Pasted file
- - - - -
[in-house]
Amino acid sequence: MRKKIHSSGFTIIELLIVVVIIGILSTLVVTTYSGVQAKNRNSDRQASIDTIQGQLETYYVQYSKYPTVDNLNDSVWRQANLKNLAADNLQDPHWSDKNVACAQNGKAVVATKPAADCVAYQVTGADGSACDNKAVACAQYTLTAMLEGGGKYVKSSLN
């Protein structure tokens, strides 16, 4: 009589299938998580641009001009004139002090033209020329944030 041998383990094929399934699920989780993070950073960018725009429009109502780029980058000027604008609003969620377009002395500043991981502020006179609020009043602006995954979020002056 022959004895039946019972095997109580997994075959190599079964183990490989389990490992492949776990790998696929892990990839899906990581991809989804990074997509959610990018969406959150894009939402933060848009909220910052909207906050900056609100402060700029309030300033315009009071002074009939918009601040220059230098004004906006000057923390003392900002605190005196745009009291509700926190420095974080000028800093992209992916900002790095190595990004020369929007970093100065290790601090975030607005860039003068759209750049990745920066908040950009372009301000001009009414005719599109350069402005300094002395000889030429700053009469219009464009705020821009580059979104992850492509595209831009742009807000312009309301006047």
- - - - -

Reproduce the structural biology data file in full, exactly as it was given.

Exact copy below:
[in-house]
Amino acid sequence: MRKKIHSSGFTIIELLIVVVIIGILSTLVVTTYSGVQAKNRNSDRQASIDTIQGQLETYYVQYSKYPTVDNLNDSVWRQANLKNLAADNLQDPHWSDKNVACAQNGKAVVATKPAADCVAYQVTGADGSACDNKAVACAQYTLTAMLEGGGKYVKSSLN
């Protein structure tokens, strides 16, 4: 009589299938998580641009001009004139002090033209020329944030 041998383990094929399934699920989780993070950073960018725009429009109502780029980058000027604008609003969620377009002395500043991981502020006179609020009043602006995954979020002056 022959004895039946019972095997109580997994075959190599079964183990490989389990490992492949776990790998696929892990990839899906990581991809989804990074997509959610990018969406959150894009939402933060848009909220910052909207906050900056609100402060700029309030300033315009009071002074009939918009601040220059230098004004906006000057923390003392900002605190005196745009009291509700926190420095974080000028800093992209992916900002790095190595990004020369929007970093100065290790601090975030607005860039003068759209750049990745920066908040950009372009301000001009009414005719599109350069402005300094002395000889030429700053009469219009464009705020821009580059979104992850492509595209831009742009807000312009309301006047």